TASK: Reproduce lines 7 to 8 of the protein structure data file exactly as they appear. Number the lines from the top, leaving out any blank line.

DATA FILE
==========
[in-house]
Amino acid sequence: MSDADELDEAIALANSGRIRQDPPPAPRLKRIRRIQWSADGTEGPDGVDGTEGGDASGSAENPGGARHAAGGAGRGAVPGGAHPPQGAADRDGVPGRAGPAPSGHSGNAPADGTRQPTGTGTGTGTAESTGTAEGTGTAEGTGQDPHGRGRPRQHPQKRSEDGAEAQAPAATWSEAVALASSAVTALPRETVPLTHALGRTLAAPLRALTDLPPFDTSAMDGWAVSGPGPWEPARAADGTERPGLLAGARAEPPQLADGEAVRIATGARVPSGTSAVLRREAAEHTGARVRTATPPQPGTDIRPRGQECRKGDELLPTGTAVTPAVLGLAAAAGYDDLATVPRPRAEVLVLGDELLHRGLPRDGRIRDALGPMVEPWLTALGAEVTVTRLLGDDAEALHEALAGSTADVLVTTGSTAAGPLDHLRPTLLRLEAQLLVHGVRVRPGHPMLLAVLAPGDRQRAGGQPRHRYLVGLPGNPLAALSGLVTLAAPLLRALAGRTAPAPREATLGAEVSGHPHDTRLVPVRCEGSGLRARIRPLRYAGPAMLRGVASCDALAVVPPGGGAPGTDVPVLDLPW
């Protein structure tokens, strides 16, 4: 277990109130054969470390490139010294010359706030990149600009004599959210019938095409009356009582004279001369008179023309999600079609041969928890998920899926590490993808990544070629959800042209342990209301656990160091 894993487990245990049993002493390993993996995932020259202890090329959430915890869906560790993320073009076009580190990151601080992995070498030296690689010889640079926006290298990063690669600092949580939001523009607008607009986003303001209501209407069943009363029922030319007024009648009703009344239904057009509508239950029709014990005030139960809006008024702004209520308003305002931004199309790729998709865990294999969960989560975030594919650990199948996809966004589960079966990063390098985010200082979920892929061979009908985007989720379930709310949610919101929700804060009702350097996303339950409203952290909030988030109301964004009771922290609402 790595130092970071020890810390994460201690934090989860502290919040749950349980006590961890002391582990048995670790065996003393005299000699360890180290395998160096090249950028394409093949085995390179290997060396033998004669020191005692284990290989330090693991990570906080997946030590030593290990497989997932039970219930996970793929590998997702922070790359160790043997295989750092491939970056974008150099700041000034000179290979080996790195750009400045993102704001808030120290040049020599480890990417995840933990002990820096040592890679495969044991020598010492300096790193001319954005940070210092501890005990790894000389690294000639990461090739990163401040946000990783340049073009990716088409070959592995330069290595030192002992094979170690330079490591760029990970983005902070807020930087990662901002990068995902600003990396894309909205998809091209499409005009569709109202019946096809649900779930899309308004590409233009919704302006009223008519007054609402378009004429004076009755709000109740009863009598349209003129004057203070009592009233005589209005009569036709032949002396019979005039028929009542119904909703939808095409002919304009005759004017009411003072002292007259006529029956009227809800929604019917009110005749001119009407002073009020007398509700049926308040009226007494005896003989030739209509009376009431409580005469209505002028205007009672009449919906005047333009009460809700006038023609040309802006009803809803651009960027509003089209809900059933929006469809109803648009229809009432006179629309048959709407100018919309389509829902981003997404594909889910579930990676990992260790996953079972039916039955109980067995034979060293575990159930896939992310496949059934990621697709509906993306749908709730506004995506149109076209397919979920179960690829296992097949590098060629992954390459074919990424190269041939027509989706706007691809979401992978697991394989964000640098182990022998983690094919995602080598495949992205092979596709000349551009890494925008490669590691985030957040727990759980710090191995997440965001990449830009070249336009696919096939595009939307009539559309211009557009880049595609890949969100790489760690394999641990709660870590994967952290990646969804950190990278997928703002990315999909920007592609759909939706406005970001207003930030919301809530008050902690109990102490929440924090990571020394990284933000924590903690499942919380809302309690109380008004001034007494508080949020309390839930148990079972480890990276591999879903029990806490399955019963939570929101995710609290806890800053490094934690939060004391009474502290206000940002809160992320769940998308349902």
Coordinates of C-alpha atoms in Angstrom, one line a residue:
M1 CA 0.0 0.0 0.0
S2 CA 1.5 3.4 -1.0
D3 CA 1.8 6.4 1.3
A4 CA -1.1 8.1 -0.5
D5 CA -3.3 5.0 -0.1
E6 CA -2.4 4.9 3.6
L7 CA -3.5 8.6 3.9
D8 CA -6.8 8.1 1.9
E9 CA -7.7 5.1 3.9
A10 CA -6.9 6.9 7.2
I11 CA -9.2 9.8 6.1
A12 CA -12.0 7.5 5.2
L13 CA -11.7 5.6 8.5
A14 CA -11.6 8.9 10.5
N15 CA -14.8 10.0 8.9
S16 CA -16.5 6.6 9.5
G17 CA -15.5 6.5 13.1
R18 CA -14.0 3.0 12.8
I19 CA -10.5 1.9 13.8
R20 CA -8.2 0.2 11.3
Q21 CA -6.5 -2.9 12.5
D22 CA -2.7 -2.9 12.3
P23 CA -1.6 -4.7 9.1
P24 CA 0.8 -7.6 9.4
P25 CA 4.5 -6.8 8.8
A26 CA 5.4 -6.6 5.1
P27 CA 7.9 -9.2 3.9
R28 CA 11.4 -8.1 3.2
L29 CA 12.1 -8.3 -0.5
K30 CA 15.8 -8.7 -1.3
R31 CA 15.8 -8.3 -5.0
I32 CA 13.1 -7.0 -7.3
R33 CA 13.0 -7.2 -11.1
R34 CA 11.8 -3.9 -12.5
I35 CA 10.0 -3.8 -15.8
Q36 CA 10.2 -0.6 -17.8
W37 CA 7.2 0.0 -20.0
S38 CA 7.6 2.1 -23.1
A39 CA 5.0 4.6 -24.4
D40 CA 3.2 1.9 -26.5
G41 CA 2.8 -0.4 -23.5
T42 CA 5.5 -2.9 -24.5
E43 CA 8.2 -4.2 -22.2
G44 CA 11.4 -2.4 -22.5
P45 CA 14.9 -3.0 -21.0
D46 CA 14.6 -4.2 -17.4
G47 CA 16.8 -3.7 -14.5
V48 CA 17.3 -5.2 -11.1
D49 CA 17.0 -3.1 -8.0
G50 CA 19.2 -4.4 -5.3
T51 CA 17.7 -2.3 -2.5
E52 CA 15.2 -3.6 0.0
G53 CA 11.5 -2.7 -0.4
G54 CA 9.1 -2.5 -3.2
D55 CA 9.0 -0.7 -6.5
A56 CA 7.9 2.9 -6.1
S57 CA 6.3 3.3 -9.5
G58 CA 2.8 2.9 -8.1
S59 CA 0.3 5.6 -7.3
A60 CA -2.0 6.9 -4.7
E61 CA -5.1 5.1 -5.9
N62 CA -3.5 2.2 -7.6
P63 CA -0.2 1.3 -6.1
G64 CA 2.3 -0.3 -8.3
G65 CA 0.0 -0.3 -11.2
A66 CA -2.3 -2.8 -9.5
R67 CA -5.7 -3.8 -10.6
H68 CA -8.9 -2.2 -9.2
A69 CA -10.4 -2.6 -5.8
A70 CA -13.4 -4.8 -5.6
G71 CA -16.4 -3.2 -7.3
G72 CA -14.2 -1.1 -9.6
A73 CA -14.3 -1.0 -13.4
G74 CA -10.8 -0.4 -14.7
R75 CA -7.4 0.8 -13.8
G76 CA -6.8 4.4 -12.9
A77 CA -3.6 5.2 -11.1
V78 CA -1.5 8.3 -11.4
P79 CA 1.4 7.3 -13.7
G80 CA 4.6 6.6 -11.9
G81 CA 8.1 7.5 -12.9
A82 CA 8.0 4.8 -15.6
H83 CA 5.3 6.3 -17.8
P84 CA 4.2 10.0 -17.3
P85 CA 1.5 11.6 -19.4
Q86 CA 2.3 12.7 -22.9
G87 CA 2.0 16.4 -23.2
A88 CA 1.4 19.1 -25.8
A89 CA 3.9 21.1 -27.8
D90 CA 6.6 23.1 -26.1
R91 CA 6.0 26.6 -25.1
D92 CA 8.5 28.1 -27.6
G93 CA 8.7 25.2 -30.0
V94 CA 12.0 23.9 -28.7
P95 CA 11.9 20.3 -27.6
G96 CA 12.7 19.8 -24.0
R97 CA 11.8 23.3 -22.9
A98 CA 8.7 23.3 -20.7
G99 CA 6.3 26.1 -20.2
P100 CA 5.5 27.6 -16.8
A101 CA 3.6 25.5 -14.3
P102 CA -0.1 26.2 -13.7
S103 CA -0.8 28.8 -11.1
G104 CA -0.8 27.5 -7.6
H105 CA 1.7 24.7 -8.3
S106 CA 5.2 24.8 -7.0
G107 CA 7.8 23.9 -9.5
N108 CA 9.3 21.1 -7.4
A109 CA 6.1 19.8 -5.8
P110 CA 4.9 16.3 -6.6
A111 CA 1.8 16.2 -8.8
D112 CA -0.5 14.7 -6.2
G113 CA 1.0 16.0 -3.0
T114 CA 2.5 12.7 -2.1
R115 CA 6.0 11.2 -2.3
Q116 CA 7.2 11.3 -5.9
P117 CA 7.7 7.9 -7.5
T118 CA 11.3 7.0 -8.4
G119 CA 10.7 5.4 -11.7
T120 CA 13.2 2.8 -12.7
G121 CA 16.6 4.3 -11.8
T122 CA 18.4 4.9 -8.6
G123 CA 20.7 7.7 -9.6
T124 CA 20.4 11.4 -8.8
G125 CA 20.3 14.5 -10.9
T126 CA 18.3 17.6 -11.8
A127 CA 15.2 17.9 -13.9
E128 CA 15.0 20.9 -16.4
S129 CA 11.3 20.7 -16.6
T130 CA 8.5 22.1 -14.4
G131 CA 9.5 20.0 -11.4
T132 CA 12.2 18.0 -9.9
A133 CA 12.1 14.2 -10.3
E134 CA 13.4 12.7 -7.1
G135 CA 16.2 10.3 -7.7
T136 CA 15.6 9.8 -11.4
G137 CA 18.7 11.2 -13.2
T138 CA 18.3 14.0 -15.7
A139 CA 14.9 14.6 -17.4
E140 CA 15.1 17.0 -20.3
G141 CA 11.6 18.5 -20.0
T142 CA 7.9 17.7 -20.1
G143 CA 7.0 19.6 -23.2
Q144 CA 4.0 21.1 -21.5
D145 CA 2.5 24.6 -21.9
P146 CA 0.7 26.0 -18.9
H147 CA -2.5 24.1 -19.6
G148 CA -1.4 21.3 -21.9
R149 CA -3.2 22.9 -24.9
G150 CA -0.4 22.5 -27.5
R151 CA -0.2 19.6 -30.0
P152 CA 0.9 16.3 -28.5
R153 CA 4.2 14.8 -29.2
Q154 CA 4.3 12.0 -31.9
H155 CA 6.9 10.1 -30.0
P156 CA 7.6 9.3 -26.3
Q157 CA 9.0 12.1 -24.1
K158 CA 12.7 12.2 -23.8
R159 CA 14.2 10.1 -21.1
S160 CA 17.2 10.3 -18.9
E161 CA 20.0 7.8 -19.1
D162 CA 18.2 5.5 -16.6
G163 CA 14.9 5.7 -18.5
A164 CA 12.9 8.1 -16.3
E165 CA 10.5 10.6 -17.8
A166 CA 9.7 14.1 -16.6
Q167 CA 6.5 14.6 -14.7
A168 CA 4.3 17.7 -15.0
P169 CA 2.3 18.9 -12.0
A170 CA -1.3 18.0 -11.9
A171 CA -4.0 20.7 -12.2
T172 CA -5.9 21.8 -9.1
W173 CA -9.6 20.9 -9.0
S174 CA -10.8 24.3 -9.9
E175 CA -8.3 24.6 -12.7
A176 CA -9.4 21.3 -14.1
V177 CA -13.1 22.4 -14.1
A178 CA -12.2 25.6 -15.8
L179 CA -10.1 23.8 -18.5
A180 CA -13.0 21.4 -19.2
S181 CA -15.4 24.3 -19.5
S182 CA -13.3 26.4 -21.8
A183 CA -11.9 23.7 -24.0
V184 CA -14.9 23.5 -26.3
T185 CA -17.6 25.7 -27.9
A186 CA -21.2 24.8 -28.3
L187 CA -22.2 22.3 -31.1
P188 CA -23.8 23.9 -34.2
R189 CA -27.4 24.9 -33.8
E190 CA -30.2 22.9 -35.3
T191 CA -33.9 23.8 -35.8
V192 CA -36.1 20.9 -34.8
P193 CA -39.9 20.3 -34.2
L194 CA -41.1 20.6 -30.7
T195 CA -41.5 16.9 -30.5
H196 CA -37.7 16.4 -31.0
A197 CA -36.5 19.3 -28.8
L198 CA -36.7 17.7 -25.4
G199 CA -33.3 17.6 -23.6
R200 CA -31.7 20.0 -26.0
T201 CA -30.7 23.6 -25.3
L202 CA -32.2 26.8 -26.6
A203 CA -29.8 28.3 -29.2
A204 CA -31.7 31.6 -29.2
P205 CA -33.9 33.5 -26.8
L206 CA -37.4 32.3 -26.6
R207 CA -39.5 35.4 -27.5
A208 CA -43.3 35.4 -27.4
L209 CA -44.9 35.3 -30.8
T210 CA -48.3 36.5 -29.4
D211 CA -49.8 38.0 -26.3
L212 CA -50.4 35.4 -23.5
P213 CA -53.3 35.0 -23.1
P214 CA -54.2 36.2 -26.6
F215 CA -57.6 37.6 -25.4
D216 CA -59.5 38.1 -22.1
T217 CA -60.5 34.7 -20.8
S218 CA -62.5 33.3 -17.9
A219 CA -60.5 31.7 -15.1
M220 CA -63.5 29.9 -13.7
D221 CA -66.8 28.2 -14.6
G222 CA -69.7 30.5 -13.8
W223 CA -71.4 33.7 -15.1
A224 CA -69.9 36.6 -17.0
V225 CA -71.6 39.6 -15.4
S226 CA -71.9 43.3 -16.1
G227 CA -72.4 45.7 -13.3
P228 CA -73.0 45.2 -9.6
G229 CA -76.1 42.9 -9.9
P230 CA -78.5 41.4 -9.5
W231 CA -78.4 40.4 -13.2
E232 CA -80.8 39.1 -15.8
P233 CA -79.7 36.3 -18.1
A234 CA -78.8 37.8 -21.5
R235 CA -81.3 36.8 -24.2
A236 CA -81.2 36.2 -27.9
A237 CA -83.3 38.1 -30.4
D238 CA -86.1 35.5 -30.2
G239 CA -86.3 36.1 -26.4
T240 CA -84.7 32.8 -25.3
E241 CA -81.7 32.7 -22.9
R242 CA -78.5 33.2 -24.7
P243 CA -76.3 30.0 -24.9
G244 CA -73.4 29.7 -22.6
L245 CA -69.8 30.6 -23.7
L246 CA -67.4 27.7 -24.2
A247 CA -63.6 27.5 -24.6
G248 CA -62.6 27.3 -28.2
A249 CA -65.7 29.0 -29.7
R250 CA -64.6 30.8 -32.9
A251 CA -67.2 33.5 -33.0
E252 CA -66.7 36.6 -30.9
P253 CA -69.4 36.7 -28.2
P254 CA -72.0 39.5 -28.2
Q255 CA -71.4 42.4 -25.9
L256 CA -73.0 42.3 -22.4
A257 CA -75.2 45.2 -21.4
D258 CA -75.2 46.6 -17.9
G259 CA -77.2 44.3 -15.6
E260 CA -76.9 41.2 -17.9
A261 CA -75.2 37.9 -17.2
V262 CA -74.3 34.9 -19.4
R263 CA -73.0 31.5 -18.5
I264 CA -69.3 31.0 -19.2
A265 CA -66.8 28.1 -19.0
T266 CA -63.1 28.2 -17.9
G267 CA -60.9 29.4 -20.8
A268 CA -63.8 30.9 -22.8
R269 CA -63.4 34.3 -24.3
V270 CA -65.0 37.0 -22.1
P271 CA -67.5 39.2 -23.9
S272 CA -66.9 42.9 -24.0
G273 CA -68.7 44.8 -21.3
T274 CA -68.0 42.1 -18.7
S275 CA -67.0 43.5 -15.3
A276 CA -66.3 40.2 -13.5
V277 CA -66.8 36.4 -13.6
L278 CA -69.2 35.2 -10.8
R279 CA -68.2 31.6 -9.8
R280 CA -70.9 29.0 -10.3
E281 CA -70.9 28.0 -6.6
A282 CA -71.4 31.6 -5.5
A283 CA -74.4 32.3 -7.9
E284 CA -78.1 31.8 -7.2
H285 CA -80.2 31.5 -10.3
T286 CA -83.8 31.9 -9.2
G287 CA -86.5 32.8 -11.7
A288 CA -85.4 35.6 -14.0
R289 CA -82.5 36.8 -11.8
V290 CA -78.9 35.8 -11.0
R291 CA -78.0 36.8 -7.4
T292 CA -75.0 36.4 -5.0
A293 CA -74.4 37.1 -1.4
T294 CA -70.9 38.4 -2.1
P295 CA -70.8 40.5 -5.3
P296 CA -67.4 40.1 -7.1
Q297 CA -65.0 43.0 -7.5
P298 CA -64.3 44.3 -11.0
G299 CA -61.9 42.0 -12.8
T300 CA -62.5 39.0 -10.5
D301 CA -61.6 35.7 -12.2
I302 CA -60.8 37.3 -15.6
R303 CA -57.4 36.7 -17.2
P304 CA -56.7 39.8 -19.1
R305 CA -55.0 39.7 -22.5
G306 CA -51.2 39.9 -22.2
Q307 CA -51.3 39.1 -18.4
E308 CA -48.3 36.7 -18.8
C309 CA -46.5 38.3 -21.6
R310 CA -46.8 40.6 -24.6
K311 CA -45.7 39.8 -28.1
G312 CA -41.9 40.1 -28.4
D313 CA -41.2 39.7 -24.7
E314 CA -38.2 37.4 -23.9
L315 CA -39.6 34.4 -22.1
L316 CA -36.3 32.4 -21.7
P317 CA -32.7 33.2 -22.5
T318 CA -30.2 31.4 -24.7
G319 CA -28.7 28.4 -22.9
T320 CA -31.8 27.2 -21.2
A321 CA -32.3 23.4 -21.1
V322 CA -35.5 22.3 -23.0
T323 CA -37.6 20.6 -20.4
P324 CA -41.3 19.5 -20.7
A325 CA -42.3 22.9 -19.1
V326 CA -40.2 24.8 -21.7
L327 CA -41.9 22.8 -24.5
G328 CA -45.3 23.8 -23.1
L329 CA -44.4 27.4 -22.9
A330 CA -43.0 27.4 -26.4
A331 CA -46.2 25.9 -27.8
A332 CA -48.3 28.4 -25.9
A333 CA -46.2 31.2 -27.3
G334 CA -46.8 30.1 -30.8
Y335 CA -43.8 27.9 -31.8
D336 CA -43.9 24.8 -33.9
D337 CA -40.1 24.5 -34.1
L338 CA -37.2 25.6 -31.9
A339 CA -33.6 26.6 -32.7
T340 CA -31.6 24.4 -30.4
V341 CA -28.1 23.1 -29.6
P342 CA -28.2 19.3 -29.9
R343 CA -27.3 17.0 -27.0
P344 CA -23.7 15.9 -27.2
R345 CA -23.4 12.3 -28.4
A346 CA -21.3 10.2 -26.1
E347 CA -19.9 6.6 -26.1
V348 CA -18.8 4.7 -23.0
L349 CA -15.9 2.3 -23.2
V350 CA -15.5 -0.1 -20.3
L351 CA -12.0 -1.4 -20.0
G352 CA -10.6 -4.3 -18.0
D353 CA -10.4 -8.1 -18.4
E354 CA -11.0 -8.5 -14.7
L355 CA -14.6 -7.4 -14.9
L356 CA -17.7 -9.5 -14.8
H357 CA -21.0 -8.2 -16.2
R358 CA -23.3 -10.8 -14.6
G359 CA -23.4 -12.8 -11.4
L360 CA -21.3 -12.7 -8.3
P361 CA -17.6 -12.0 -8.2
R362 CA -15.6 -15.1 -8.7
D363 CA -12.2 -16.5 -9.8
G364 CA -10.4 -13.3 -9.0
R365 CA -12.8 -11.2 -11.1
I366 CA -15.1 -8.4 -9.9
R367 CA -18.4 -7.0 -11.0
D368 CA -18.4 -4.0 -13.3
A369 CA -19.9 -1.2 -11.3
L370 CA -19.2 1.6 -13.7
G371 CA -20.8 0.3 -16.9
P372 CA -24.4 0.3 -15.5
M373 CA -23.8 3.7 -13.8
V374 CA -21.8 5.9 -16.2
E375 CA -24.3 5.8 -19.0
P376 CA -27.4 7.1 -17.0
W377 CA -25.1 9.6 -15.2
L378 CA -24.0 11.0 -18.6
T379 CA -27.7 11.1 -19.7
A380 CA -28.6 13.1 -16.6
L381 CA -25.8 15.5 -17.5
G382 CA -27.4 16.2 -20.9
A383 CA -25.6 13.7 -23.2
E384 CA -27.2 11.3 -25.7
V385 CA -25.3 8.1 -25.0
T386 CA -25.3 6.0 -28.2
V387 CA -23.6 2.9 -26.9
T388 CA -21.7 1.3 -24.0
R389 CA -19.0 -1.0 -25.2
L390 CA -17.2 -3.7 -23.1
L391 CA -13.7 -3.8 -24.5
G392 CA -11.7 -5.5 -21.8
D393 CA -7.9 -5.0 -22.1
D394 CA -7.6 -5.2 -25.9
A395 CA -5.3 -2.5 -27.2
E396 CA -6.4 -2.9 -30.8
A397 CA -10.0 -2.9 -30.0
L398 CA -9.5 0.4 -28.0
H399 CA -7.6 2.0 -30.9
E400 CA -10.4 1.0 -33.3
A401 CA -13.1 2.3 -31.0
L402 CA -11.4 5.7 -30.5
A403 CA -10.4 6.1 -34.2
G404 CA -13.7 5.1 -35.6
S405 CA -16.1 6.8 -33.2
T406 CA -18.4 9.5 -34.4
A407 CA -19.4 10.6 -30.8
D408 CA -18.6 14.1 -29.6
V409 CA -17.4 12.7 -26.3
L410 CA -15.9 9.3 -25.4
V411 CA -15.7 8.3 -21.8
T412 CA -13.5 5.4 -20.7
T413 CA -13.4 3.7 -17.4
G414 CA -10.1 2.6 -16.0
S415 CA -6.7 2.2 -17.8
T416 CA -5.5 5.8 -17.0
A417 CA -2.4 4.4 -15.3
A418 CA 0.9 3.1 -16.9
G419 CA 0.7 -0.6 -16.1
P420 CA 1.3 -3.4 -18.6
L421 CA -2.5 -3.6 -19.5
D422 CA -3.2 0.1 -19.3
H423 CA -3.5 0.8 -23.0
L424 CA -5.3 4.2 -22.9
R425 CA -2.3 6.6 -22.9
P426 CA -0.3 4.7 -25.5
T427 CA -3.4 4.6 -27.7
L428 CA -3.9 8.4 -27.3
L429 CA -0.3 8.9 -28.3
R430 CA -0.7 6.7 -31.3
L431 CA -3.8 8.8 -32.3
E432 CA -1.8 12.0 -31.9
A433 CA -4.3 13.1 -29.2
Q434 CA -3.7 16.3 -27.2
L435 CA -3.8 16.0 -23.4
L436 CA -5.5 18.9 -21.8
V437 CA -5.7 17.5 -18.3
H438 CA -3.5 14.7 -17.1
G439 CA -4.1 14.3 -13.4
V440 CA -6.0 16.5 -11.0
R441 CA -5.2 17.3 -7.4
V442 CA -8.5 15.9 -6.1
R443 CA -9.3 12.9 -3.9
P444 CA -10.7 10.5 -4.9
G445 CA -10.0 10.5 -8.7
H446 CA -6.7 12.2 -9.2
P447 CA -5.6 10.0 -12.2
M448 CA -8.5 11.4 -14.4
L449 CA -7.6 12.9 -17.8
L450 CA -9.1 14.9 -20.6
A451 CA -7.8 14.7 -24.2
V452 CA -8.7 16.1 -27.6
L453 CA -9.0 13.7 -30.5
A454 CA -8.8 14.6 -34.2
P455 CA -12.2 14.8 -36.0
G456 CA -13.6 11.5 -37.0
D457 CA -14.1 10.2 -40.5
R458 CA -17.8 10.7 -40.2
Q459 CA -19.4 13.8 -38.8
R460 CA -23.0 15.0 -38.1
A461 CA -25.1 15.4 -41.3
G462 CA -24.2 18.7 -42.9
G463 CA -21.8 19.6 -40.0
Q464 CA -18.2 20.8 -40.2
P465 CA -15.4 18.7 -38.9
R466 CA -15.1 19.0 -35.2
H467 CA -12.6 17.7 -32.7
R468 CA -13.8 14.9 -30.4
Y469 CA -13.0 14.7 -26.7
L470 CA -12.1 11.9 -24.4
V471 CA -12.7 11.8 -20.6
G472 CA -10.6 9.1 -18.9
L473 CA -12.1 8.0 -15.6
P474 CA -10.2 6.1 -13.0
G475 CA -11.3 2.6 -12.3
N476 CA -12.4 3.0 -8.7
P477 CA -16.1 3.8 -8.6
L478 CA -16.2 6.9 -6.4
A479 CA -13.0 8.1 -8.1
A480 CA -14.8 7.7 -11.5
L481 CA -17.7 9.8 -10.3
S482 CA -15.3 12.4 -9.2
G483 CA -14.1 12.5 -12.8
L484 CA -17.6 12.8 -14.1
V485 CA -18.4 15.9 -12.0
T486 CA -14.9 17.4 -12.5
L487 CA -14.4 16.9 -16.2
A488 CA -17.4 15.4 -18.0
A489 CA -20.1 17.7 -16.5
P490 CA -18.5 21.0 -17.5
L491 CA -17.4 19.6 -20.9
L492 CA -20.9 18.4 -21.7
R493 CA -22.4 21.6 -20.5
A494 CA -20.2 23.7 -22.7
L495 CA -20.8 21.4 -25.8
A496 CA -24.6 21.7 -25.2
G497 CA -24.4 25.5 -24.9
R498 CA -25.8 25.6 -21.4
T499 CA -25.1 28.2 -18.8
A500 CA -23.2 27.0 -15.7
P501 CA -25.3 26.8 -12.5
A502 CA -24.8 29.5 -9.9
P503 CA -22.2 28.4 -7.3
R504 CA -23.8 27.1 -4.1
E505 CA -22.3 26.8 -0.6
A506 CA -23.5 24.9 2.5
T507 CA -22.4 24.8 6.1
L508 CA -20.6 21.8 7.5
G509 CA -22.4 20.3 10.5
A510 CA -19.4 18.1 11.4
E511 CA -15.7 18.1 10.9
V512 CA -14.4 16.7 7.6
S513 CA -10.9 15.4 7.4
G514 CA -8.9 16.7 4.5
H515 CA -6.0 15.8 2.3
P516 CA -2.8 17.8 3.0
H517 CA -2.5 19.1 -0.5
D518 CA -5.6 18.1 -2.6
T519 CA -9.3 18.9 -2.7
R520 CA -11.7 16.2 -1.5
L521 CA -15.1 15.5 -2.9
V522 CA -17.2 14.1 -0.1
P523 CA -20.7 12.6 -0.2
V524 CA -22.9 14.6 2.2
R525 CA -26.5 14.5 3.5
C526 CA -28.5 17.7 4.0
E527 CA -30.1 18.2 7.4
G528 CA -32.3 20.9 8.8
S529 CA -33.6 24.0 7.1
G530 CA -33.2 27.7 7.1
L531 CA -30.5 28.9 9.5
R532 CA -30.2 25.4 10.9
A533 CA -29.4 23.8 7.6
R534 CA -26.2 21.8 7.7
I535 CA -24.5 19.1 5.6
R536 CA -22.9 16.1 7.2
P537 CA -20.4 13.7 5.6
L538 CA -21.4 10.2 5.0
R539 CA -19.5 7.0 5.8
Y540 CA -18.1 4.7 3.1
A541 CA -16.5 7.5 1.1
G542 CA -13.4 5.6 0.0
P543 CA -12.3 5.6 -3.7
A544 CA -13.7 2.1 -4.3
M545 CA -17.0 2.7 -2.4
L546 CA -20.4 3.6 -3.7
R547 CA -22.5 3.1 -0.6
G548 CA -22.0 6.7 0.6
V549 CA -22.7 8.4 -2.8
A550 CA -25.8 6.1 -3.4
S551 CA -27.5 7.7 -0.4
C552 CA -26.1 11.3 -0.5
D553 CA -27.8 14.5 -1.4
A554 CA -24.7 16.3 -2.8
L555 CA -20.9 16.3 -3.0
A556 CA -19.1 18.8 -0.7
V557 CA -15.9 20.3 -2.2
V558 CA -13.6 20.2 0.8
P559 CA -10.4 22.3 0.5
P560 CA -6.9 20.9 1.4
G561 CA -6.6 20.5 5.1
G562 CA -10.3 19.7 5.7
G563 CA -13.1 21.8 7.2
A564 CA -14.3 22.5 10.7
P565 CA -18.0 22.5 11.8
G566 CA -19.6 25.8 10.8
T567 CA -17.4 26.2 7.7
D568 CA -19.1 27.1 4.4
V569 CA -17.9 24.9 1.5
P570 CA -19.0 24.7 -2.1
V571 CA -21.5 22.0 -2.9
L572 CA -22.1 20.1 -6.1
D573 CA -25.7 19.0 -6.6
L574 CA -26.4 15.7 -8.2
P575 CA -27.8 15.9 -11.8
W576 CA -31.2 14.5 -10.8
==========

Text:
D3 CA 1.8 6.4 1.3
A4 CA -1.1 8.1 -0.5